Unicast packets stop being transmitted to a particular station, under load, when WPA2 is enabled

Dave Taht dave.taht at gmail.com
Wed May 14 12:26:42 PDT 2014

On Wed, May 14, 2014 at 12:07 PM, Avery Pennarun <apenwarr at gmail.com> wrote:
> On Mon, May 12, 2014 at 4:21 AM, Avery Pennarun <apenwarr at gmail.com> wrote:
>> Nevertheless, I can certainly see things being ACKed in my wifi
>> traces.  I think maybe some incorrect Add Block Ack Request packets
>> may be triggering a bug in the wifi driver on my macbook?
>> IEEE 802.11 wireless LAN management frame
>>     Fixed parameters
>>         Category code: Block Ack (3)
>>         Action code: Add Block Ack Request (0x00)
>>         Dialog token: 0x01
>>         Block Ack Parameters: 0x1017, A-MSDUs, Block Ack Policy
>>             .... .... .... ...1 = A-MSDUs: Permitted in QoS Data MPDUs
>>             .... .... .... ..1. = Block Ack Policy: Immediate Block Ack
>>             .... .... ..01 01.. = Traffic Identifier: 0x0005
>>             0001 0000 00.. .... = Number of Buffers (1 Buffer = 2304 Bytes): 64
>>         Block Ack Timeout: 0x0000
>>         Block Ack Starting Sequence Control (SSC): 0x0000
>>             .... .... .... 0000 = Fragment: 0
>>             0000 0000 0000 .... = Starting Sequence Number: 0
> Replicated this a few more times.  Still on a Macbook, but a different
> one (latest MacOS version this time) on a different setting.
> Once again, the problem kicked in immediately following an ADDBA
> request like the above.  The TID was this time equal to 3 (which I
> think is the problematic one last time too; I accidentally pasted the
> ADDBA for TID=5 but in my earlier email I called out TID=3 as the one
> that triggered the problem).
> In this new test case, interestingly, unicast continued to work as
> long as I was sending packets off-LAN (ie. through a gateway to
> somewhere on the Internet); packets could be exchanged in both
> directions.  But I couldn't ping the gateway or any other
> LAN-connected device.  This is fishy since I might have blamed a lack
> of multicast/broadcast and thus a failure of ARP (unicast was
> obviously working) but my ARP table definitely contained the IP of the
> gateway.
> Anyway, one new clue: the ADDBA was triggered by a TCP ACK packet
> being sent by the SPDY port on a server somewhere with a particular
> packet priority: diffserv field = 0x60 (class selector 3, no ECN).
> I don't know why this would scramble my Macbook's wifi, since the
> packets themselves looked fine, but it did.  This was definitely the
> first SPDY packet on the session and it triggered the ADDBA and died
> instantly.
> I really should take Dave Taht's advice and get that netperf thing
> going and test all the QoS queues... but meanwhile, I think I'm in a
> big hurry so I probably want to just rip out all support for mapping
> diffserv to QoS on the ath10k transmit side.  Does anyone have any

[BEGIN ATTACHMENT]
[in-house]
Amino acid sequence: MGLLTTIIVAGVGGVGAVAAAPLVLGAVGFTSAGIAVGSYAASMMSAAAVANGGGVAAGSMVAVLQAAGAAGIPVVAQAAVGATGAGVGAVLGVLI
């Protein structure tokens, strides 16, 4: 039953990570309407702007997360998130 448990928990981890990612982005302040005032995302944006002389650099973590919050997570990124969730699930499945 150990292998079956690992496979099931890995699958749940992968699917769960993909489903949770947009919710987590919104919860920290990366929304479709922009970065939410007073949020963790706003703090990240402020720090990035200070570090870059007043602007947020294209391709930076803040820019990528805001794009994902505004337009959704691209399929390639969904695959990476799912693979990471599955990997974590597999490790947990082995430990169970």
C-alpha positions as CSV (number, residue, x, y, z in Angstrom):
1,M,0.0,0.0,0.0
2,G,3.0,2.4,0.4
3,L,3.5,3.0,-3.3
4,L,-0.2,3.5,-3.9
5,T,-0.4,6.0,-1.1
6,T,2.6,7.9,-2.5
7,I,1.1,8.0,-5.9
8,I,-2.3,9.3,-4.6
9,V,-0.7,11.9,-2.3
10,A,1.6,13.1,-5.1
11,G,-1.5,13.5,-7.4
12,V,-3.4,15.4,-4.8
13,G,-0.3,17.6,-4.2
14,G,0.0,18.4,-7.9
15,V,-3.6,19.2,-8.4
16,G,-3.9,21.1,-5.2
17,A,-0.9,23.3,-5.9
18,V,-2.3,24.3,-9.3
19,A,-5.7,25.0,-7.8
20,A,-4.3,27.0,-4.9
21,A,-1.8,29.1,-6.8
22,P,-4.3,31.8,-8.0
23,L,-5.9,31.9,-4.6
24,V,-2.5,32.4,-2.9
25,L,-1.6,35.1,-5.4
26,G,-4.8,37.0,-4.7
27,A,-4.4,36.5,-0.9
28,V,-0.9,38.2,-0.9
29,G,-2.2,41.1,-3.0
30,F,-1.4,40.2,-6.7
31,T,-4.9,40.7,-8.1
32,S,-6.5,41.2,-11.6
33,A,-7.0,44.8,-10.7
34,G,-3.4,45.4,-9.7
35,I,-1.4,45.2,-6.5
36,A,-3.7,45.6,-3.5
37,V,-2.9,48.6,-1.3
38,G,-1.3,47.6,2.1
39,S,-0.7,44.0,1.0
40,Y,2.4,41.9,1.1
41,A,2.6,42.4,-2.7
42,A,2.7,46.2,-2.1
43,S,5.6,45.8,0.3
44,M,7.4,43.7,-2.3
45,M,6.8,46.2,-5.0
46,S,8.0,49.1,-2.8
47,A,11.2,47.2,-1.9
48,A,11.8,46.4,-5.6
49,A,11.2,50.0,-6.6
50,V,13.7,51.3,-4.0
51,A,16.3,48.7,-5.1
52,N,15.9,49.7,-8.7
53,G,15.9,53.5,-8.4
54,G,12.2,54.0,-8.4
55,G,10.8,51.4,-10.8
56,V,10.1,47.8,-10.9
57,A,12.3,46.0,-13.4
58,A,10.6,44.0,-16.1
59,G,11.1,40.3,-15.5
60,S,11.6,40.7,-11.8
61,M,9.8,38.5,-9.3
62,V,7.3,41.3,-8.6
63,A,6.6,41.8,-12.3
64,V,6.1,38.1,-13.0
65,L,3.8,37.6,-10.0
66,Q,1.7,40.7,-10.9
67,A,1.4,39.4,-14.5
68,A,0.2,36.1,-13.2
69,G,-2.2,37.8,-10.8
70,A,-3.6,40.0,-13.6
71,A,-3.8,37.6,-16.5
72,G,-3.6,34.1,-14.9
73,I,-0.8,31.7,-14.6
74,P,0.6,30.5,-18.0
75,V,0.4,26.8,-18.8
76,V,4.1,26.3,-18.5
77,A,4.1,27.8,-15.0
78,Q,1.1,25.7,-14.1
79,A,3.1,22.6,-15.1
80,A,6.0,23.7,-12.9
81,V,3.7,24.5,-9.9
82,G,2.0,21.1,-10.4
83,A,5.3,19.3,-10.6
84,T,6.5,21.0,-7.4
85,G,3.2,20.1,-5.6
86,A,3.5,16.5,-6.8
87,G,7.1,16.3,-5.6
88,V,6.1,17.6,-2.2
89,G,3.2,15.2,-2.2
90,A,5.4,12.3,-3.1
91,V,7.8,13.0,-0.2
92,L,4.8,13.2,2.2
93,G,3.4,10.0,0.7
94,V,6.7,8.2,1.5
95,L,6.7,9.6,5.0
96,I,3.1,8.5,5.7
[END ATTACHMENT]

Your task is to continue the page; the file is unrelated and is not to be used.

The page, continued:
> suggestions on where to look for my hack-and-slash operation?

Tis easy to hack and slash it out of cfg80211_classify8021d in

Recently someone added a direct mapping from vlan priorities to wifi
queues here - which is stupid, as the VO queue does not behave
anything like the equivalent vlan priority queue does. I'd like to see
that removed or mapped properly, also.

Or you can try telling hostapd to never negotiate wmm/802.11e.

Last night I got it to blow up the vi, vo, and bk queues on the ath9k
in about 4 hours, and I just successfully in under 20 minutes got the
BK queue to misbehave, driven by an iwl driver on linux, on both ipv6
and ipv4. It is probable this is elsewhere in the stack than the
drivers themselves. (although things are so intertwined down here that
it's hard to tell). Perhaps running on a noisier network triggers it

I logged last nights progress on http://www.bufferbloat.net/issues/442
- with pictures and logs - there are packet captures on that bug now,
but not on the monitoring interface. Adding that now.

What I just saw looks like this.

Command: /usr/local/bin/netperf -P 0 -v 0 -D -0.2 -6 -Y CS1,CS1 -H
fdfe:7b16:f8e2::1 -t TCP_STREAM -l 300 -f m
Program output:
  netperf: send_omni: connect_data_socket failed: Connection timed out

Warning: Command produced no valid data.
Data series: Ping (ms) UDP BK
Runner: NetperfDemoRunner
Command: /usr/local/bin/netperf -P 0 -v 0 -D -0.2 -6 -Y CS1,CS1 -H
fdfe:7b16:f8e2::1 -t UDP_RR -l 310 -- -e 2
Standard error output:

+ :
+ expr 3 + 1
+ i=4
+ netperf-wrapper -l 300 -H -t default-4 -o default-4.svg
-p all_scaled rrul
Warning: Program exited non-zero (1).
Command: /usr/local/bin/netperf -P 0 -v 0 -D -0.2 -4 -Y CS1,CS1 -H -t TCP_MAERTS -l 300 -f m
Program output:
  netperf: send_omni: connect_data_socket failed: Connection timed out

Warning: Program exited non-zero (1).
Command: /usr/local/bin/netperf -P 0 -v 0 -D -0.2 -4 -Y CS1,CS1 -H -t TCP_STREAM -l 300 -f m
Program output:
  netperf: send_omni: connect_data_socket failed: Connection timed out

The bk, be, and vi queues are currently still operational.
> Thanks,
> Avery
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Dave Täht

NSFW: https://w2.eff.org/Censorship/Internet_censorship_bills/russell_0296_indecent.article

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